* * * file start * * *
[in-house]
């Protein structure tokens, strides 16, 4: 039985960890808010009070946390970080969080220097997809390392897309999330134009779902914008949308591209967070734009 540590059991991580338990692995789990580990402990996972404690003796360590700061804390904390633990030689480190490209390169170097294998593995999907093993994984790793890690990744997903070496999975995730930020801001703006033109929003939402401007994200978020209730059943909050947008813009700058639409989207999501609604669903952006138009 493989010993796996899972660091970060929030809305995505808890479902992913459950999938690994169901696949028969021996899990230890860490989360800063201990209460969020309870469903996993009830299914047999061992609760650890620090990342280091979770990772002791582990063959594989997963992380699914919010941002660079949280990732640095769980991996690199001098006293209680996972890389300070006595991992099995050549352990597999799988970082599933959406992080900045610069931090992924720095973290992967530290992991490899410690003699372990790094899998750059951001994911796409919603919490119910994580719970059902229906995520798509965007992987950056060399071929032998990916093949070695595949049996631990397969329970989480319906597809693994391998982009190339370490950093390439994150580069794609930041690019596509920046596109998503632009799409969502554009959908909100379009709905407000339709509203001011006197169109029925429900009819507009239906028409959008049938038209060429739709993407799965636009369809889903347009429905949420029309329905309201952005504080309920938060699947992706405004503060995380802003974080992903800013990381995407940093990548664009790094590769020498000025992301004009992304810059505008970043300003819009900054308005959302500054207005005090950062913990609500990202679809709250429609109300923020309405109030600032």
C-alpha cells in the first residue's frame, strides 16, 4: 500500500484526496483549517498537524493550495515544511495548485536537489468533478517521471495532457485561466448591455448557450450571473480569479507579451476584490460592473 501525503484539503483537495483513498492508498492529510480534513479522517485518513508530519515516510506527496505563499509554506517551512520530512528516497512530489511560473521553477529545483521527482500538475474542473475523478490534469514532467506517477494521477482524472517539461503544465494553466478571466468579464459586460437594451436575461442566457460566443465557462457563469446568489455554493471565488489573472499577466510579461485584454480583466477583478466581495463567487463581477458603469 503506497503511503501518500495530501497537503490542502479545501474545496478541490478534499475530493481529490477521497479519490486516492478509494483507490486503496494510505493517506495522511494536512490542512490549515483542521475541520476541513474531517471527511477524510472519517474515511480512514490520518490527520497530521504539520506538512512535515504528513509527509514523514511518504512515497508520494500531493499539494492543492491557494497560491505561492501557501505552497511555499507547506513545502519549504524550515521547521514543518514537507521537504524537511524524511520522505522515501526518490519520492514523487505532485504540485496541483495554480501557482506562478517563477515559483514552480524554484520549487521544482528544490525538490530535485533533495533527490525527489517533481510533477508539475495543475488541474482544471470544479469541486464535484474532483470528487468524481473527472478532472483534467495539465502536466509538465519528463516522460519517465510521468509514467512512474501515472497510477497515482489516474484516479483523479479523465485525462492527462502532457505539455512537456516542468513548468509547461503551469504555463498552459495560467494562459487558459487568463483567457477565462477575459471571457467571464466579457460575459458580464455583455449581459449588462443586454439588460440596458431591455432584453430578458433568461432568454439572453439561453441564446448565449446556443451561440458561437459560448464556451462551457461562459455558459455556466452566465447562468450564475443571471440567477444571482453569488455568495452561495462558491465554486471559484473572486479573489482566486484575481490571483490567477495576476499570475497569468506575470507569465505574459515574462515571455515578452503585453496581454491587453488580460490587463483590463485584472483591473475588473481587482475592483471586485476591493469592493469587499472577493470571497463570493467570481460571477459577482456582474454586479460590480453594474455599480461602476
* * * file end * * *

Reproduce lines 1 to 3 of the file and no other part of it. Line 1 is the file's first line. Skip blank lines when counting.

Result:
[in-house]
């Protein structure tokens, strides 16, 4: 039985960890808010009070946390970080969080220097997809390392897309999330134009779902914008949308591209967070734009 540590059991991580338990692995789990580990402990996972404690003796360590700061804390904390633990030689480190490209390169170097294998593995999907093993994984790793890690990744997903070496999975995730930020801001703006033109929003939402401007994200978020209730059943909050947008813009700058639409989207999501609604669903952006138009 493989010993796996899972660091970060929030809305995505808890479902992913459950999938690994169901696949028969021996899990230890860490989360800063201990209460969020309870469903996993009830299914047999061992609760650890620090990342280091979770990772002791582990063959594989997963992380699914919010941002660079949280990732640095769980991996690199001098006293209680996972890389300070006595991992099995050549352990597999799988970082599933959406992080900045610069931090992924720095973290992967530290992991490899410690003699372990790094899998750059951001994911796409919603919490119910994580719970059902229906995520798509965007992987950056060399071929032998990916093949070695595949049996631990397969329970989480319906597809693994391998982009190339370490950093390439994150580069794609930041690019596509920046596109998503632009799409969502554009959908909100379009709905407000339709509203001011006197169109029925429900009819507009239906028409959008049938038209060429739709993407799965636009369809889903347009429905949420029309329905309201952005504080309920938060699947992706405004503060995380802003974080992903800013990381995407940093990548664009790094590769020498000025992301004009992304810059505008970043300003819009900054308005959302500054207005005090950062913990609500990202679809709250429609109300923020309405109030600032």
C-alpha cells in the first residue's frame, strides 16, 4: 500500500484526496483549517498537524493550495515544511495548485536537489468533478517521471495532457485561466448591455448557450450571473480569479507579451476584490460592473 501525503484539503483537495483513498492508498492529510480534513479522517485518513508530519515516510506527496505563499509554506517551512520530512528516497512530489511560473521553477529545483521527482500538475474542473475523478490534469514532467506517477494521477482524472517539461503544465494553466478571466468579464459586460437594451436575461442566457460566443465557462457563469446568489455554493471565488489573472499577466510579461485584454480583466477583478466581495463567487463581477458603469 503506497503511503501518500495530501497537503490542502479545501474545496478541490478534499475530493481529490477521497479519490486516492478509494483507490486503496494510505493517506495522511494536512490542512490549515483542521475541520476541513474531517471527511477524510472519517474515511480512514490520518490527520497530521504539520506538512512535515504528513509527509514523514511518504512515497508520494500531493499539494492543492491557494497560491505561492501557501505552497511555499507547506513545502519549504524550515521547521514543518514537507521537504524537511524524511520522505522515501526518490519520492514523487505532485504540485496541483495554480501557482506562478517563477515559483514552480524554484520549487521544482528544490525538490530535485533533495533527490525527489517533481510533477508539475495543475488541474482544471470544479469541486464535484474532483470528487468524481473527472478532472483534467495539465502536466509538465519528463516522460519517465510521468509514467512512474501515472497510477497515482489516474484516479483523479479523465485525462492527462502532457505539455512537456516542468513548468509547461503551469504555463498552459495560467494562459487558459487568463483567457477565462477575459471571457467571464466579457460575459458580464455583455449581459449588462443586454439588460440596458431591455432584453430578458433568461432568454439572453439561453441564446448565449446556443451561440458561437459560448464556451462551457461562459455558459455556466452566465447562468450564475443571471440567477444571482453569488455568495452561495462558491465554486471559484473572486479573489482566486484575481490571483490567477495576476499570475497569468506575470507569465505574459515574462515571455515578452503585453496581454491587453488580460490587463483590463485584472483591473475588473481587482475592483471586485476591493469592493469587499472577493470571497463570493467570481460571477459577482456582474454586479460590480453594474455599480461602476